This recipe is an adaptation of a Western dish made by a woman in a Japanese home kitchen and illustrates how even a simple recipe can become something different from the original. Ms. Shimbo was in elementary school before her family had an oven so her mother made roast beef in a pot. The braised beef that I made in January is similar in the cooking method, but while that was a “stew,” this recipe really is almost like a roast.
A recipe like this makes me wonder how “authentic” my Japanese cooking is. I make an effort to find the exact ingredients for each recipe, but this book was written in English, and some ingredients are not available outside of Japan. Also I’m thinking that there is more to Japanese cuisine than the food. There is a sensitivity to colors, textures, seasonality, and variety in each meal that I don’t think I can learn from a book.
And sometimes, I just don’t have the exactly right ingredients. I knew there was a snow storm coming, so when I was at the store the other day, I bought chicken for the last recipe, and beef for this one. Unfortunately, I had only skimmed the ingredients for this recipe. I knew it was for a “roast beef” and it made sense to me to buy a chuck roast because I thought this recipe would be a “pot roast.” Chuck or brisket are my top choices for that sort of meal. The snow storm came as predicted yesterday, and as I prepared to cook I saw the recipe specifies a small top round roast.
I just could not face the snow! Why, when there is 3″ of snow on the ground, is the car covered with 6″? I followed the recipe, but increased the cooking time; chuck roasts need time to melt the tendons or whatever they are to be tender.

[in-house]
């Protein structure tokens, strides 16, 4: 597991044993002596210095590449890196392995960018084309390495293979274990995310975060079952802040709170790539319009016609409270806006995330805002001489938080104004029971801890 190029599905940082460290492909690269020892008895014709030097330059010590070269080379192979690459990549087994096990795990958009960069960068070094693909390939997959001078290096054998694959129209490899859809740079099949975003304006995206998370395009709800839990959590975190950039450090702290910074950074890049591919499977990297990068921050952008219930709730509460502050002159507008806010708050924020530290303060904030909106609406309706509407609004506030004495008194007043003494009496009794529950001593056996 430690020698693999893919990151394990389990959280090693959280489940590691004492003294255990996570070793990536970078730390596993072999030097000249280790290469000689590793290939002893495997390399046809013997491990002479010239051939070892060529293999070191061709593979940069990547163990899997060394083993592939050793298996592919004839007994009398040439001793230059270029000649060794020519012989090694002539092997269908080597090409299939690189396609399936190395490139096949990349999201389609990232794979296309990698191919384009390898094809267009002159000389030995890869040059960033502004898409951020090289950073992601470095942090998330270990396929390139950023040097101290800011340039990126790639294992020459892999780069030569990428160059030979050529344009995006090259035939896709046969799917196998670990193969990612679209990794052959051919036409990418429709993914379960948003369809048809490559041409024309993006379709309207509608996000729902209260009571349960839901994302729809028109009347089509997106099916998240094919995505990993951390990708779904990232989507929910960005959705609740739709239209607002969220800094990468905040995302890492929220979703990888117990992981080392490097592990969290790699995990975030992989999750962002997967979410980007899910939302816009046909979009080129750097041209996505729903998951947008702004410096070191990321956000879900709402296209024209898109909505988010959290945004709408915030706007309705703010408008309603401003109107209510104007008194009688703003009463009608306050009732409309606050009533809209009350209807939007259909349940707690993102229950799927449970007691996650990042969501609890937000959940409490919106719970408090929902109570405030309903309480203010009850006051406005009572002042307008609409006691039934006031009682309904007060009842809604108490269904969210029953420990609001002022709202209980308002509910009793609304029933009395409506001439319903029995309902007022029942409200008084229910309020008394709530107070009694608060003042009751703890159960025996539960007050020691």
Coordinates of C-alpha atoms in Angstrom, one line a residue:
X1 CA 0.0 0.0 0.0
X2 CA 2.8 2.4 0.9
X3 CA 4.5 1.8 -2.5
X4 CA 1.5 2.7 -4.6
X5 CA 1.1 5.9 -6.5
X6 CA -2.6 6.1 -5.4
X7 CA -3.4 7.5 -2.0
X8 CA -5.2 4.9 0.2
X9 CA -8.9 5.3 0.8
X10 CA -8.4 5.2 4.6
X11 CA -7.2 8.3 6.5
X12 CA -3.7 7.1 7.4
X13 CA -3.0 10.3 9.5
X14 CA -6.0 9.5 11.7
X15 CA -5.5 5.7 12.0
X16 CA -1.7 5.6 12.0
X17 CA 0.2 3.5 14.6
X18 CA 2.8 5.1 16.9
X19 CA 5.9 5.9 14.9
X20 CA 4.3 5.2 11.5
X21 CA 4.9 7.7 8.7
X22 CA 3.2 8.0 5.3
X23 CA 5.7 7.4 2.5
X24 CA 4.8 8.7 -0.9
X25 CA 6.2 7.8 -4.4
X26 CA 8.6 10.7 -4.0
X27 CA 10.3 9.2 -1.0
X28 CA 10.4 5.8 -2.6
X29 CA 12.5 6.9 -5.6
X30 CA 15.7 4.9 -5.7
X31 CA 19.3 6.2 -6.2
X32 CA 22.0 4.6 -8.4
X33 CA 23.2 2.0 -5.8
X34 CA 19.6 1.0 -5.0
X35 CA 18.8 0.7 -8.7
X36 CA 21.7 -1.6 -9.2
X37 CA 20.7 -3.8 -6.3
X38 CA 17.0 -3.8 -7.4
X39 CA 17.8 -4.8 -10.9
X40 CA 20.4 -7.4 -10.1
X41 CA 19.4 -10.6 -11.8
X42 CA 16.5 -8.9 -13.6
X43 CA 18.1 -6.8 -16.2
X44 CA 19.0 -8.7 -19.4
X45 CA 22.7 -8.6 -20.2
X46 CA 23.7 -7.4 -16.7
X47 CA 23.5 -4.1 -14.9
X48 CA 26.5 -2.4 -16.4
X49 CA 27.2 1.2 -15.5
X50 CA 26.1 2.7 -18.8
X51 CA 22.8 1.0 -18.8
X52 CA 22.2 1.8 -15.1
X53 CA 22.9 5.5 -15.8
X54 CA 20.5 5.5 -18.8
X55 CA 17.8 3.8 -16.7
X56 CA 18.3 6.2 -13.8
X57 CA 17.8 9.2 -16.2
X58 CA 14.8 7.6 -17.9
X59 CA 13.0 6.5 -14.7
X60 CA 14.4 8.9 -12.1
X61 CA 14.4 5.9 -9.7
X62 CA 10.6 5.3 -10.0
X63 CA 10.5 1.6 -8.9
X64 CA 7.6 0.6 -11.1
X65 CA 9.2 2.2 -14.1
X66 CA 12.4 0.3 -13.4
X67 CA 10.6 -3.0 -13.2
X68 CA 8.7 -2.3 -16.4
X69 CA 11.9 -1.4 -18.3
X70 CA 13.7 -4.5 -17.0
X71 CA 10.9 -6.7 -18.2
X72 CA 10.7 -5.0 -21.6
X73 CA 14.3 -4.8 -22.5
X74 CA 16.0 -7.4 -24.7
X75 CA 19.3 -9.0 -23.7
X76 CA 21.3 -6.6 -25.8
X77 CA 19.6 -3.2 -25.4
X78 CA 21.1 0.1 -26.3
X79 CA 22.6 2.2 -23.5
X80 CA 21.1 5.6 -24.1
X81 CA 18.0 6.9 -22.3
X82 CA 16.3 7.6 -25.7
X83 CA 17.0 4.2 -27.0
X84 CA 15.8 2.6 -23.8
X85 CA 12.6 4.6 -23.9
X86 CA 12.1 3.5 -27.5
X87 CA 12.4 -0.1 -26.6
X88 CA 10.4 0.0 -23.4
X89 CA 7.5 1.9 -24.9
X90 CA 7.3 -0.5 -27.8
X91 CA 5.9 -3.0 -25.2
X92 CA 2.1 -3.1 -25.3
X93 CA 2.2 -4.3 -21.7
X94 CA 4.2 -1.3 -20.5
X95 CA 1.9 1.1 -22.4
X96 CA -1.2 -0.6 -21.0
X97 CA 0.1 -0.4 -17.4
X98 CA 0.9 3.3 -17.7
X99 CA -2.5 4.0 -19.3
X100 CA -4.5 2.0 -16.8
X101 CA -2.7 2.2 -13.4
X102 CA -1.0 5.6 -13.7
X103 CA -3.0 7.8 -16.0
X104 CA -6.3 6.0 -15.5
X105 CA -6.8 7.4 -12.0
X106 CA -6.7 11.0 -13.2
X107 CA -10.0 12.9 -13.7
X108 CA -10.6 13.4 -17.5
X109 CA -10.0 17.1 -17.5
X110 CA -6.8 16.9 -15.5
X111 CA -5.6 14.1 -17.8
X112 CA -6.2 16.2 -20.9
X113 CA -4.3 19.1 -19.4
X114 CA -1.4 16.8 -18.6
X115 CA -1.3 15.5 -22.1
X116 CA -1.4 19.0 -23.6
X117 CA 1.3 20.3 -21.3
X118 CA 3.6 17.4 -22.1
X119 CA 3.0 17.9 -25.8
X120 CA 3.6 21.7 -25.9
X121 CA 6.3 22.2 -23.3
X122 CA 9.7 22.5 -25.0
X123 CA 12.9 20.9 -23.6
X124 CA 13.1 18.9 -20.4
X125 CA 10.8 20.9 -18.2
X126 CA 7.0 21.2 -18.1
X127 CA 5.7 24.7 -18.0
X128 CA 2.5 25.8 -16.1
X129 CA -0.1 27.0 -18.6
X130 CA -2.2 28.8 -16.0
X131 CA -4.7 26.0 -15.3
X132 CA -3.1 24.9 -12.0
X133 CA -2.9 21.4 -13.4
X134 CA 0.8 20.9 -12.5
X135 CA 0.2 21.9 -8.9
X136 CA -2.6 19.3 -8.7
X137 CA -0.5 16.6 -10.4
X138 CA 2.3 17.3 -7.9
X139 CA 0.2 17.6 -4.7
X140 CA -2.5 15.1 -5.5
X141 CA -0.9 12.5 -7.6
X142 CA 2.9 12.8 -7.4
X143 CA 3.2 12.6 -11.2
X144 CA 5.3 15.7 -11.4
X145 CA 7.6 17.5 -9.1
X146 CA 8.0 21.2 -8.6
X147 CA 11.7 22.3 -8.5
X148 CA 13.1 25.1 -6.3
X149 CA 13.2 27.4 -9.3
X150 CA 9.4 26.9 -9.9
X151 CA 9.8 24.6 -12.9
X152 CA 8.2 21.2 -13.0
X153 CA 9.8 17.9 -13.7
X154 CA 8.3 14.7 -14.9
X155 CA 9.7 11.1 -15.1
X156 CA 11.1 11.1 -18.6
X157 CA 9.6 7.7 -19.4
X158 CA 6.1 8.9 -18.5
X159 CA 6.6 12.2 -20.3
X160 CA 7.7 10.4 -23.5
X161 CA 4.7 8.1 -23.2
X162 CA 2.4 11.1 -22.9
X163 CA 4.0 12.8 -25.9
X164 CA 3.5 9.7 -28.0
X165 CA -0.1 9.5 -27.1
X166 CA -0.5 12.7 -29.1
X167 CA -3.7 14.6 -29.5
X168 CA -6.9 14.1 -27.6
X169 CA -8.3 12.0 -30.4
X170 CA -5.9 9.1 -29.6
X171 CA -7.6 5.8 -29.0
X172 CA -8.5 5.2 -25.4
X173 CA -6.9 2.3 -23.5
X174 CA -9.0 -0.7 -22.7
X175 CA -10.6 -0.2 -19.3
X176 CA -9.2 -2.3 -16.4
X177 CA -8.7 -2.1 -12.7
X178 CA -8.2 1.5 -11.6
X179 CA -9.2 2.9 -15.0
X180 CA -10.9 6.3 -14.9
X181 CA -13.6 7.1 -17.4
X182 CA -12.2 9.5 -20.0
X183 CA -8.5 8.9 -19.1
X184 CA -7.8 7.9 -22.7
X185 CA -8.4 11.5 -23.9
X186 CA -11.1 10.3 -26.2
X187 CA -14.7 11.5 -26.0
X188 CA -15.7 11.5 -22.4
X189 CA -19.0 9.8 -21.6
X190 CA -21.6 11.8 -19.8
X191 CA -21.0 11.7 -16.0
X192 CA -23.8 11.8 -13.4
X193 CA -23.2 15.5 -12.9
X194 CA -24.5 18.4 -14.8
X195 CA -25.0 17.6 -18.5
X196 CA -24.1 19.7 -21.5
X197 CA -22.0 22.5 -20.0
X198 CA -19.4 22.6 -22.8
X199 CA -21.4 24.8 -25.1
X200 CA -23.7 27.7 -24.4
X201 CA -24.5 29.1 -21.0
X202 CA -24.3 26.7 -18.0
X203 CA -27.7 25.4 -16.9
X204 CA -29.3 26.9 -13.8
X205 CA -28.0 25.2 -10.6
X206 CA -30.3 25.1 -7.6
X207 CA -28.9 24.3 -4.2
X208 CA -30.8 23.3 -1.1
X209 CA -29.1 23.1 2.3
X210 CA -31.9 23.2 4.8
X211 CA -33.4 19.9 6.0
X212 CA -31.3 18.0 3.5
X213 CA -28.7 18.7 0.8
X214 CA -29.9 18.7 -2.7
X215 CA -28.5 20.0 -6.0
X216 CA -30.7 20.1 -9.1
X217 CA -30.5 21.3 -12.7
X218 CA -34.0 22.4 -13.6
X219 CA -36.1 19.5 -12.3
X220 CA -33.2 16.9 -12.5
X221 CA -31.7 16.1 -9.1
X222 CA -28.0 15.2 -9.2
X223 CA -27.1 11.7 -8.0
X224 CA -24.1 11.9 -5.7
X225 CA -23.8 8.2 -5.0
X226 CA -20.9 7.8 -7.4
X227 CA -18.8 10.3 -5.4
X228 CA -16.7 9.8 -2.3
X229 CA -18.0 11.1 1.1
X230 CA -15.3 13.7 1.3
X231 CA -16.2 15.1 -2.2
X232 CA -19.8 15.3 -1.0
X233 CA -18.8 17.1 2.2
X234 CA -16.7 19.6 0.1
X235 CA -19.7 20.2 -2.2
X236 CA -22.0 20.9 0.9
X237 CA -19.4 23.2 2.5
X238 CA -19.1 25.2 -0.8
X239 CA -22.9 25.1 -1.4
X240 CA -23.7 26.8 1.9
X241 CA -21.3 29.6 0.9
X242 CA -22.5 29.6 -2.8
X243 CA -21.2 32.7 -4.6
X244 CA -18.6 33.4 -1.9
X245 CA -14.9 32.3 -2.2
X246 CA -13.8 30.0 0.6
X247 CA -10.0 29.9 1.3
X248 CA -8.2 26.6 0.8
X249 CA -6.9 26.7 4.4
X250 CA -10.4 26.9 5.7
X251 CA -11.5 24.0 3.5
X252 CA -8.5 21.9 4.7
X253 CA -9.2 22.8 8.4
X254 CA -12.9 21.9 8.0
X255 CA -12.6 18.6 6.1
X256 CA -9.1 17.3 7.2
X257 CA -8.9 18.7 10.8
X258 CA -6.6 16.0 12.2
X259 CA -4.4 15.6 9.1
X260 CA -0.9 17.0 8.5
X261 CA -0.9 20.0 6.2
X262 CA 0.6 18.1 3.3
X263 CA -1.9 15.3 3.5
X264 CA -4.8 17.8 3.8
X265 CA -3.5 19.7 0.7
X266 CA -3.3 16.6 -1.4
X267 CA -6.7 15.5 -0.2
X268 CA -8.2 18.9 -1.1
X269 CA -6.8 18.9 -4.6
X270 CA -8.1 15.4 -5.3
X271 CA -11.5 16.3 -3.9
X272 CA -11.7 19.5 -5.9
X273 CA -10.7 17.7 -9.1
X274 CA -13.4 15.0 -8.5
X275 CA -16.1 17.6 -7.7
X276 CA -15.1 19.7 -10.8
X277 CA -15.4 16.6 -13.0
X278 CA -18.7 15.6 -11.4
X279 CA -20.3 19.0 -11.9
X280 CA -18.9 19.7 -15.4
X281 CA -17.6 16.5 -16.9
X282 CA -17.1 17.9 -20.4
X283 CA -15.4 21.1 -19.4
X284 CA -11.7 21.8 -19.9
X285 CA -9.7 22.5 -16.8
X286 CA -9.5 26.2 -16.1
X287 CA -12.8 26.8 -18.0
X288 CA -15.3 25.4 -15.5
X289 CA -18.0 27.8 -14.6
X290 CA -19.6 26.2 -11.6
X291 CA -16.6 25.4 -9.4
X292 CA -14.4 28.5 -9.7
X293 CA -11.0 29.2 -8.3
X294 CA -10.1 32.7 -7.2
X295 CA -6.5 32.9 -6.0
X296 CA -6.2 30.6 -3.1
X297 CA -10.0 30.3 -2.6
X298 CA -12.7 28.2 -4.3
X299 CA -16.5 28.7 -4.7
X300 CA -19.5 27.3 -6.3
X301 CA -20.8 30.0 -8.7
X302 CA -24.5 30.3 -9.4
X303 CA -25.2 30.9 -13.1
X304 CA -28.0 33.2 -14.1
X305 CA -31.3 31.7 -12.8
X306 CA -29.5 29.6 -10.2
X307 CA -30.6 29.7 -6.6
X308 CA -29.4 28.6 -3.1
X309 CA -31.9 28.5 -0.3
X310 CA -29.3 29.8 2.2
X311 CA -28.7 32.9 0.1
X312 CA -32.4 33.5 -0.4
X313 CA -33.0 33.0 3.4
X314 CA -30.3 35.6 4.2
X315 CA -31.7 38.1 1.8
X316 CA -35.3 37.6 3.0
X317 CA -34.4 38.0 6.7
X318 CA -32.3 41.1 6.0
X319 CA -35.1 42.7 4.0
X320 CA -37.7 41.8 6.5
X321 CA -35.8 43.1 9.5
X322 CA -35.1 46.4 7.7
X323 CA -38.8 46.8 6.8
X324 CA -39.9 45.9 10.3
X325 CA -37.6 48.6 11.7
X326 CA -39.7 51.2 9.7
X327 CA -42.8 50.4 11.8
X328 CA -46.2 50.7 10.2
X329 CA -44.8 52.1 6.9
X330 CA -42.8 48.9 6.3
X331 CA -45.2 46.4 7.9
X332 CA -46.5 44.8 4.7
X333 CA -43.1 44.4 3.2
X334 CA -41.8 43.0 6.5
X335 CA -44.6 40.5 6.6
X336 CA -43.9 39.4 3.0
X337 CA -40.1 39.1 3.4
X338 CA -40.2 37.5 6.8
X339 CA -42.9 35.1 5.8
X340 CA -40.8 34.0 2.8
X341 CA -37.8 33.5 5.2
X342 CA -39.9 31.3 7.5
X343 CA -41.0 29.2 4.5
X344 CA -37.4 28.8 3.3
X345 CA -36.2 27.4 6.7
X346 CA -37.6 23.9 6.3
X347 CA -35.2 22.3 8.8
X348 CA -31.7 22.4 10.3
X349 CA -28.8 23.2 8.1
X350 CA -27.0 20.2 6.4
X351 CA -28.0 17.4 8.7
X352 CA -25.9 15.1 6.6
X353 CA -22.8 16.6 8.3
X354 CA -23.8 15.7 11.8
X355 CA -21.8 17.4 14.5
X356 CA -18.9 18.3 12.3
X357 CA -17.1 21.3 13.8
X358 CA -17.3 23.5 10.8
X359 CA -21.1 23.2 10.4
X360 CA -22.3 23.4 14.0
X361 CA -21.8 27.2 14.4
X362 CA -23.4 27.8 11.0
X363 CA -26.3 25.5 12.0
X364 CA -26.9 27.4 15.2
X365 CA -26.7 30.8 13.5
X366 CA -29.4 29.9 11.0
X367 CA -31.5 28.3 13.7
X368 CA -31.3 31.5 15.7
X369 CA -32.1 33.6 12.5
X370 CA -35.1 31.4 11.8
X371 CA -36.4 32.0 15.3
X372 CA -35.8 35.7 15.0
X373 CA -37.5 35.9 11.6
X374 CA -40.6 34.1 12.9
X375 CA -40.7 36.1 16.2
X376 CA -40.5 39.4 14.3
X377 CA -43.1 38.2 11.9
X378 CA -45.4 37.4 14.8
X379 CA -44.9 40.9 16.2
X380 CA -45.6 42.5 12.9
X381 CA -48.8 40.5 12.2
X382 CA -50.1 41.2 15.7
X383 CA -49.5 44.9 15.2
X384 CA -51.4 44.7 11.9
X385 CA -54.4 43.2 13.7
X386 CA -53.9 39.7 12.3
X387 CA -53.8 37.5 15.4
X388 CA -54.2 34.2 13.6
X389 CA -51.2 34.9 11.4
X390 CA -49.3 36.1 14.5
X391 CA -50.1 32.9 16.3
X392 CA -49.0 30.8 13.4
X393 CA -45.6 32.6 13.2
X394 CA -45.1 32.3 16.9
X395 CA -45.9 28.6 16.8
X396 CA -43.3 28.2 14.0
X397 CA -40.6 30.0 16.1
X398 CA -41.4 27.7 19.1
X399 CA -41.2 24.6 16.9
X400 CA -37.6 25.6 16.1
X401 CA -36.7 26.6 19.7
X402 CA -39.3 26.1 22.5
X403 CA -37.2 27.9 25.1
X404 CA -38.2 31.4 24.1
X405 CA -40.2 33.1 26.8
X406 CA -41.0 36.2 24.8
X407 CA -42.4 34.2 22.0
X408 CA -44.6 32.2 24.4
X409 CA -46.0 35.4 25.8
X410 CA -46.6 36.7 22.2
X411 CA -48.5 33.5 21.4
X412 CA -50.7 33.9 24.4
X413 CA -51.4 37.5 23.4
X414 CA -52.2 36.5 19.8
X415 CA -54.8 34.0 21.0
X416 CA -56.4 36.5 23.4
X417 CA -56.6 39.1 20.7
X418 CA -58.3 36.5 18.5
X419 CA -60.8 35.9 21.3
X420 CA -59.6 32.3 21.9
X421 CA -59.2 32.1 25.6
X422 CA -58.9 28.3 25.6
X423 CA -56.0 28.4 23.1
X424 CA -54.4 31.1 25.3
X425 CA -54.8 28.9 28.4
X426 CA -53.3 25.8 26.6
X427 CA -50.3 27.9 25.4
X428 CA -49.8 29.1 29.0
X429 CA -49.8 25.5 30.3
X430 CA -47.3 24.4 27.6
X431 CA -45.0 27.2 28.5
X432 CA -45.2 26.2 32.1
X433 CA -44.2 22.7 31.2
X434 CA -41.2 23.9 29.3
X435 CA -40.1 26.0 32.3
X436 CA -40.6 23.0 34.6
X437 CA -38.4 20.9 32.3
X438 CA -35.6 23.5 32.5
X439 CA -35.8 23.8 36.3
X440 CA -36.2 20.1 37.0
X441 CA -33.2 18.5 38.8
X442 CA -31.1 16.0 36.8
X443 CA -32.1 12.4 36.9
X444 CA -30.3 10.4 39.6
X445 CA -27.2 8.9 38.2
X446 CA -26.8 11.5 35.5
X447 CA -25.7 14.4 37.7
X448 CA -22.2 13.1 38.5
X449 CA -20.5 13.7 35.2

So my interpretation of Japanese roast beef became my pre-concieved notion of what I thought it would be: pot roast. Mr. Tess and I really enjoyed the meal, and I’d make my version again. Even so, I bought some top round today and will give the recipe another go: that cut can be served rare!
To accompany the beef dish, I made rice and also potato pickles. I will post about the “pickles” in another entry.
Mom’s Pot-Cooked “Roast Beef” page 464
serves 4 to 6
- 1 1/2 pounds beef top round
- Freshly ground black pepper
- 3 cloves crushed garlic
Salt and pepper the beef and rub it with the garlic. Let the meat rest, 15 minutes.
Browning the Beef:
Heat a skillet, and add the oil. When the oil is hot, add the beef, and brown both sides lightly. Sprinkle the sugar on the beef, and continue to brown until the sugar caramelizes on both sides. You can smell it before it burns! Remove to a plate.
The Sauce to finish cooking:
- 1/2 cup sake
- 1/4 cup mirin
- 1/3 cup shoyu
In a pot big enough to hold the meat, combine the sake and mirin. Bring the mixture just to a boil and turn the heat to low. Add the beef and cover with a drop lid. Cook the beef for 10 minutes. (For the chuck, I cooked it for about 30 to 45 minutes.) Add the shoyu and cook for 5 to 8 minutes longer. Turn the meat for even color.
A “drop lid” is a wooden lid that fits inside a Japanese pot with a bit of space around the circumference of the pot. It allows food to cook without “steaming” as when there is air between the food and a regular lid. It also prevents too much liquid from evaporating. You can cut a circle of parchment to fit inside your pot so it rests right on the food. Cut an X in the center to let steam escape.
- Top leaves from watercress
- 1 Tablespoon wasabi
- 1 cup grated daikon
Remove the beef from the pot, and let it stand uncovered for 10 minutes. The beef will be quite rare. Strain the cooking liquid and cook the sauce over low heat to thicken slightly. Cut the beef into thin slices (Chuck does not slice very thin!). Serve on a platter garnished with the cress. Serve the sauce,wasabi, and daikon in separate bowl on the table.
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